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The Narrative Continues

Even though by now it’s abundantly clear, based on witness statements, that Stand Your Ground had no bearing on this case, the narrative continues:

This stopped being about Trayvon Martin days ago. The media is now in a full court press to blame the laws, despite the current witness testimony that essentially reveal that Martin was on top of Zimmerman before the shooting occurred. Duty to retreat is not at issue here. It can’t be at issue. Zimmerman had no means of retreat. The entire question, as I have said since the beginning, will hinge on whether Zimmerman is faultless.

9 Responses to “The Narrative Continues”

  1. Jake says:

    Even if Zimmerman is found not guilty or justifed without going to trial this won’t be going away anytime soon. I let myself get drawn in by the media and I rushed to judgement. I’m really wondering if we’ll ever truly know what happened that night.

    • Sebastian says:

      I don’t recall you rushing to judgement on this. Zimmerman was still extremely unwise in his actions. I still think it’s reasonable to say this didn’t need to happen if Zimmerman had chosen the path of wisdom and waited for police to arrive.

      The only facts that have changed for me is that perhaps Zimmerman had some objective reason for suspicion of Treyvon, since he isn’t the angel the family’s PR campaign has made him out to be. But that’s only because grounds could exist for it. Whether he did or not, we don’t really know. We may never know.

      The self-defense claim hinges on something no one else saw, which probably means Zimmerman’s self-defense claim stands. Based on the evidence I’ve seen, if he got indicted, it would be a travesty of justice, based on the evidence. But the police may be sitting on evidence that changes my mind about that, like if someone saw Zimmerman start the affray.

      • Jake says:

        It was pretty early in the process..I chalked it up to Zimmerman being a dumbass wannabe cop..Which may still be the case..But I realized when the major talking heads picked it up and were basically making calls for mob justice (as they continue to do) and they were so sure of his guilt but I read all the same links they did and I was back to not being sure with all the evidence that was out at the time..More and more “leaks” keep coming out that lead me to believe that another agency should definately review the case.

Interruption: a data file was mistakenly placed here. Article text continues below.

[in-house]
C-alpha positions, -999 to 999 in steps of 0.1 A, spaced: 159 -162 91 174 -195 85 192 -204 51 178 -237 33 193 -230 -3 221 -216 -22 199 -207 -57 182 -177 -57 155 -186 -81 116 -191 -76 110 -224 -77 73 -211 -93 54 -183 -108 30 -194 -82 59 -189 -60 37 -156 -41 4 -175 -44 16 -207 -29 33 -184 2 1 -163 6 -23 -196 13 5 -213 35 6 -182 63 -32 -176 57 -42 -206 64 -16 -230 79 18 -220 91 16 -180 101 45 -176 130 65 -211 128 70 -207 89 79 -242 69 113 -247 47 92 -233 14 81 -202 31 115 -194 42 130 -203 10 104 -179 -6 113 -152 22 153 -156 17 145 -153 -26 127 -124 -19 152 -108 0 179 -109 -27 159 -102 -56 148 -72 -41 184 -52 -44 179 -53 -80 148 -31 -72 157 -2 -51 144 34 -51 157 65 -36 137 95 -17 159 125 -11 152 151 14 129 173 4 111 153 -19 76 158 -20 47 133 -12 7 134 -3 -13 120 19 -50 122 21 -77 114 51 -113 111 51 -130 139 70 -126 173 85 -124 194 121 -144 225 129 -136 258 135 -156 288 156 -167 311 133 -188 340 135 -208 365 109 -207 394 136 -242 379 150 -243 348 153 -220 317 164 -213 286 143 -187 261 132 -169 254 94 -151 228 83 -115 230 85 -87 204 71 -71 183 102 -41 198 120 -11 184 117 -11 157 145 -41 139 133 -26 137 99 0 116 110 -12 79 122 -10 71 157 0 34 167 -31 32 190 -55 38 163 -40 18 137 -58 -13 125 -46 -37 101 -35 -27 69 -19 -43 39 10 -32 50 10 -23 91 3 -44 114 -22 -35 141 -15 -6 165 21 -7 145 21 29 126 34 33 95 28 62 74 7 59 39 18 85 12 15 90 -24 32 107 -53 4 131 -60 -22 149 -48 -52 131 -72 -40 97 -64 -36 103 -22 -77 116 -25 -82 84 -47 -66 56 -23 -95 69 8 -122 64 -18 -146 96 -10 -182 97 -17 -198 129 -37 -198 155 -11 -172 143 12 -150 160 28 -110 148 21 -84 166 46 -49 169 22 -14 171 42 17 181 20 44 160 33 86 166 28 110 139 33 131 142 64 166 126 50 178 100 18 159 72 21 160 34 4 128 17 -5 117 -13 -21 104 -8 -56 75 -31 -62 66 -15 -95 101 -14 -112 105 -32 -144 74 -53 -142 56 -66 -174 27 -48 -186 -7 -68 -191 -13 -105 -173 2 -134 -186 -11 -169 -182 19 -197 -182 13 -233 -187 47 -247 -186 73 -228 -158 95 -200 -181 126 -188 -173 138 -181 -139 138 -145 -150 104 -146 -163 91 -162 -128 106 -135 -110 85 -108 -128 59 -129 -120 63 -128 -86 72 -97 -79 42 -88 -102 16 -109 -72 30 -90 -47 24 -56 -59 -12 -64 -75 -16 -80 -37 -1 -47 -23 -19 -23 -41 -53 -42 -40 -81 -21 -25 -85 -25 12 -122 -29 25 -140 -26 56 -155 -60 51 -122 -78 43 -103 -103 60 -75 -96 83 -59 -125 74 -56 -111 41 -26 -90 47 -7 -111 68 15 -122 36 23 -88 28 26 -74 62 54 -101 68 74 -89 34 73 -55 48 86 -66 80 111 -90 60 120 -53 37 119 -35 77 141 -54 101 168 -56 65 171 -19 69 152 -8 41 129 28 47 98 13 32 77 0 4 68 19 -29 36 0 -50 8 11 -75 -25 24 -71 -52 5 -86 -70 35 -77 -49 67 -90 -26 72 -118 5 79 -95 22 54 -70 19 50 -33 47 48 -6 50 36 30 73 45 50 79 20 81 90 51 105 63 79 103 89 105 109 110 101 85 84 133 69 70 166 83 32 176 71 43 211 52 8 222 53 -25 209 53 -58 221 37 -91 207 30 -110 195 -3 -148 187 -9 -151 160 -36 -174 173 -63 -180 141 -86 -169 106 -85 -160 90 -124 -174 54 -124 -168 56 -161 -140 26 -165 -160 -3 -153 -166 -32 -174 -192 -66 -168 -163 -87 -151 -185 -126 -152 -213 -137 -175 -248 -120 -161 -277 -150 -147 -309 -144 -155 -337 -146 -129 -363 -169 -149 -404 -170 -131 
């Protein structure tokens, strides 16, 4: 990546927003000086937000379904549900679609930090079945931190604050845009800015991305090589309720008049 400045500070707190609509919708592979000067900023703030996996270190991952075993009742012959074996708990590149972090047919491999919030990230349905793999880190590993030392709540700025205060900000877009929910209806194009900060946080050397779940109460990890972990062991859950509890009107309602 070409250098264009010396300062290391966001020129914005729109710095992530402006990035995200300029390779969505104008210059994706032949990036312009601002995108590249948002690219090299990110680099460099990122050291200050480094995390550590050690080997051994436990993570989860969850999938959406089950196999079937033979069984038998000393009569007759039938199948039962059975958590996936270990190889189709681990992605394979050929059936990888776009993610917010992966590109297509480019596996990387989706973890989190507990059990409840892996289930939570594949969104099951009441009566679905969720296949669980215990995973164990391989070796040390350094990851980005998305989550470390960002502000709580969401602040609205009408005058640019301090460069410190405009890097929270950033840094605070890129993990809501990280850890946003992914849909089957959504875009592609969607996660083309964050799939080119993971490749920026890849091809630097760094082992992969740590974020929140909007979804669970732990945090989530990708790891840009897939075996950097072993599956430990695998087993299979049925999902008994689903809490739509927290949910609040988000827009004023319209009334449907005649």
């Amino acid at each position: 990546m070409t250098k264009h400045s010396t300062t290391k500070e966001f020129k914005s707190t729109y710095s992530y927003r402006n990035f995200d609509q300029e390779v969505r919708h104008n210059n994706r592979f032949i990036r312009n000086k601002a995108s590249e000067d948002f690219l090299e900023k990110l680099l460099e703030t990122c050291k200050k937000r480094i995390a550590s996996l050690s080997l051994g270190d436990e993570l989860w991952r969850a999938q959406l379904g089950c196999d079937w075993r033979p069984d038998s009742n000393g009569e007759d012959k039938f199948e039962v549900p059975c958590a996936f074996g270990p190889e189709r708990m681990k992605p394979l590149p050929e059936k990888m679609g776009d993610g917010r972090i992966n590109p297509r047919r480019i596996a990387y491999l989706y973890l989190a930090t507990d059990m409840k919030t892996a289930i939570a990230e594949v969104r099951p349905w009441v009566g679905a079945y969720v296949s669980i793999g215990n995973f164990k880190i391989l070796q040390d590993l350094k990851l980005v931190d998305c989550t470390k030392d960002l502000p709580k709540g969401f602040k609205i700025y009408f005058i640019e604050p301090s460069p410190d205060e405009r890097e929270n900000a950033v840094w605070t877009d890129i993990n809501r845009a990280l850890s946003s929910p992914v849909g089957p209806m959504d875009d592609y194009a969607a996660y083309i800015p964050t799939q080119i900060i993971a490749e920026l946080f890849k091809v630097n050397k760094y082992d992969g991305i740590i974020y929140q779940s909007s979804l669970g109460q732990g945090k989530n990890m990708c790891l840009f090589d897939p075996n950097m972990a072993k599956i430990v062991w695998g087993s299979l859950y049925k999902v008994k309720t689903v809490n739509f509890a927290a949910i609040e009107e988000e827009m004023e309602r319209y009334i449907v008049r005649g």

The media has done a spectacular job of spinning this. Even looking at the pics of Martin and Zimmerman show an obvious bias. I think, at this point, either way it goes will end badly. With the black panthers pushing a bounty for Zimmerman if he does go to trial and is found not guilty or if it’s deemed to be a good shoot and there is no trial things are going to blow up.

        • Jake says:

          Are you sure you’re not my clone, or something? That’s pretty much how my view of the whole thing went, too.

          The media spin on this has been ridiculous, and dangerous.

  2. Shootin' Buddy says:

    Tampa Bay Times:

    “In the center of it all is the indefensible ‘stand your ground’ law. Florida lawmakers passed this first-of-its-kind law in 2005 at the behest of the National Rifle Association and over the objections of law enforcement.”

    What an utter lie. In 2005 Florida was in the minority of states that still had a duty to retreat. In 2005 Florida joined the majority in having no duty to retreat before deadly force could be applied.

    Assuming arguendo that Florida still had a duty to retreat in effect when Zimmerman shot Martin, it would be of no consequences as Zimmerman could not retreat while he was having his ass handed to him by Martin.

    Zimmerman acted in defense of himself out of reasonable fear of serious bodily injury or death. The result of the grand jury will be another Duke Lacrosse Team moment for the media.

  3. one of the women says:

    The “no retreat” rule has nothing to do with what either side says happened in the case. One side says the dead 17-year-old was an innocent boy murdered by a vigilante. If so, the shooter is guilty and there is no issue as to the retreat rule.

    The shooter and a witness say that the shooting happened after the 17-year-old attacked the shooter, knocked him to the ground, sat on his chest, beat him in the head, broke his nose, and banged his head against the ground. If that version is true, retreat was not possible, and the shooting was self-defense. Indeed, if the 2nd version is true, “retreat” would not have been possible.

    Regardless, the “no retreat” rule has nothing to do with what either side says happened in the case.

  4. Patrick H says:

    It gets worse. Check out this claptrap by Krugman.

    Because the only possible explanation for these laws are ignorant yahoos or giant corporations looking to screw people and make money.

  5. Even if Zimmerman’s claim of self-defense stands, he will probably be sued civilly. And before one exclaims he can’t for self-defense. That might be true in FL. The parents might not be able to sue him for shooting Martin. But I’d wager a good lawyer could finagle a lawsuit not against the shooting, but against negligence of Zimmerman’s actions as a block watch captain (violating policy, guidelines, etc) in a fashion that contributed to their sons death.

    What we have here is either a) a needless and senseless killing or b) foolish actions that led to a need to defend oneself. Neither is very commendable…

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